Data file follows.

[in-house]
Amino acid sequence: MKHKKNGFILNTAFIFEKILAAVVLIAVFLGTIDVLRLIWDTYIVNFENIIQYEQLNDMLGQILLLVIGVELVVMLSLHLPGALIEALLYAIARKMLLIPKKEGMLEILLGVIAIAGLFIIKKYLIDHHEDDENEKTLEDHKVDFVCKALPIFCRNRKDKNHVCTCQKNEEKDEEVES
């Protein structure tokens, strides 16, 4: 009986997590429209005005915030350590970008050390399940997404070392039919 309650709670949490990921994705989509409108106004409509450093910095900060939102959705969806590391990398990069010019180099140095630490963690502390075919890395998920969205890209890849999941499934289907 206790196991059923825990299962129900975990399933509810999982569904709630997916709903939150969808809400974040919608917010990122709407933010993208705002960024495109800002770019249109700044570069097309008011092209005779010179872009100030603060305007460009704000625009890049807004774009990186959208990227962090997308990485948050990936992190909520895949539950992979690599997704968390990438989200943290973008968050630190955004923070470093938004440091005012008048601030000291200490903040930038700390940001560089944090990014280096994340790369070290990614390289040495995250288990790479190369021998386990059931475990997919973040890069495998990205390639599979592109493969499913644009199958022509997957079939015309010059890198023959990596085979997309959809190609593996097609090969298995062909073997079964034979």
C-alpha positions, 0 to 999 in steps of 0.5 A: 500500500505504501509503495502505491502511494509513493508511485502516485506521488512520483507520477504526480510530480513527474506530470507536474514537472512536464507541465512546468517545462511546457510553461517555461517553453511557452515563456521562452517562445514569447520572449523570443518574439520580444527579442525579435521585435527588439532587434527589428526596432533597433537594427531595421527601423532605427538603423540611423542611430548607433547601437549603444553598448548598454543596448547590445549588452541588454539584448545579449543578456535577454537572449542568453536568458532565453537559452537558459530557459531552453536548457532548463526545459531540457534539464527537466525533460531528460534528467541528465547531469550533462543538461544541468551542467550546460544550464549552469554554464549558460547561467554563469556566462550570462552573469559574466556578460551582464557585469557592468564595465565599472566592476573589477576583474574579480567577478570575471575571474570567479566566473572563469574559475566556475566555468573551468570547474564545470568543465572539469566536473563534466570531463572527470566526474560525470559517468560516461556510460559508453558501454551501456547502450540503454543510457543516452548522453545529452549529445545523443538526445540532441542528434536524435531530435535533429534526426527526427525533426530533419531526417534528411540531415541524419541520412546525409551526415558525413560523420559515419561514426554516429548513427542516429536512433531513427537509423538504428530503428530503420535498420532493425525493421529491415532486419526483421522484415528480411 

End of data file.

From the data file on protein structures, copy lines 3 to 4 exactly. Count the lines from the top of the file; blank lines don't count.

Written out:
């Protein structure tokens, strides 16, 4: 009986997590429209005005915030350590970008050390399940997404070392039919 309650709670949490990921994705989509409108106004409509450093910095900060939102959705969806590391990398990069010019180099140095630490963690502390075919890395998920969205890209890849999941499934289907 206790196991059923825990299962129900975990399933509810999982569904709630997916709903939150969808809400974040919608917010990122709407933010993208705002960024495109800002770019249109700044570069097309008011092209005779010179872009100030603060305007460009704000625009890049807004774009990186959208990227962090997308990485948050990936992190909520895949539950992979690599997704968390990438989200943290973008968050630190955004923070470093938004440091005012008048601030000291200490903040930038700390940001560089944090990014280096994340790369070290990614390289040495995250288990790479190369021998386990059931475990997919973040890069495998990205390639599979592109493969499913644009199958022509997957079939015309010059890198023959990596085979997309959809190609593996097609090969298995062909073997079964034979």
C-alpha positions, 0 to 999 in steps of 0.5 A: 500500500505504501509503495502505491502511494509513493508511485502516485506521488512520483507520477504526480510530480513527474506530470507536474514537472512536464507541465512546468517545462511546457510553461517555461517553453511557452515563456521562452517562445514569447520572449523570443518574439520580444527579442525579435521585435527588439532587434527589428526596432533597433537594427531595421527601423532605427538603423540611423542611430548607433547601437549603444553598448548598454543596448547590445549588452541588454539584448545579449543578456535577454537572449542568453536568458532565453537559452537558459530557459531552453536548457532548463526545459531540457534539464527537466525533460531528460534528467541528465547531469550533462543538461544541468551542467550546460544550464549552469554554464549558460547561467554563469556566462550570462552573469559574466556578460551582464557585469557592468564595465565599472566592476573589477576583474574579480567577478570575471575571474570567479566566473572563469574559475566556475566555468573551468570547474564545470568543465572539469566536473563534466570531463572527470566526474560525470559517468560516461556510460559508453558501454551501456547502450540503454543510457543516452548522453545529452549529445545523443538526445540532441542528434536524435531530435535533429534526426527526427525533426530533419531526417534528411540531415541524419541520412546525409551526415558525413560523420559515419561514426554516429548513427542516429536512433531513427537509423538504428530503428530503420535498420532493425525493421529491415532486419526483421522484415528480411 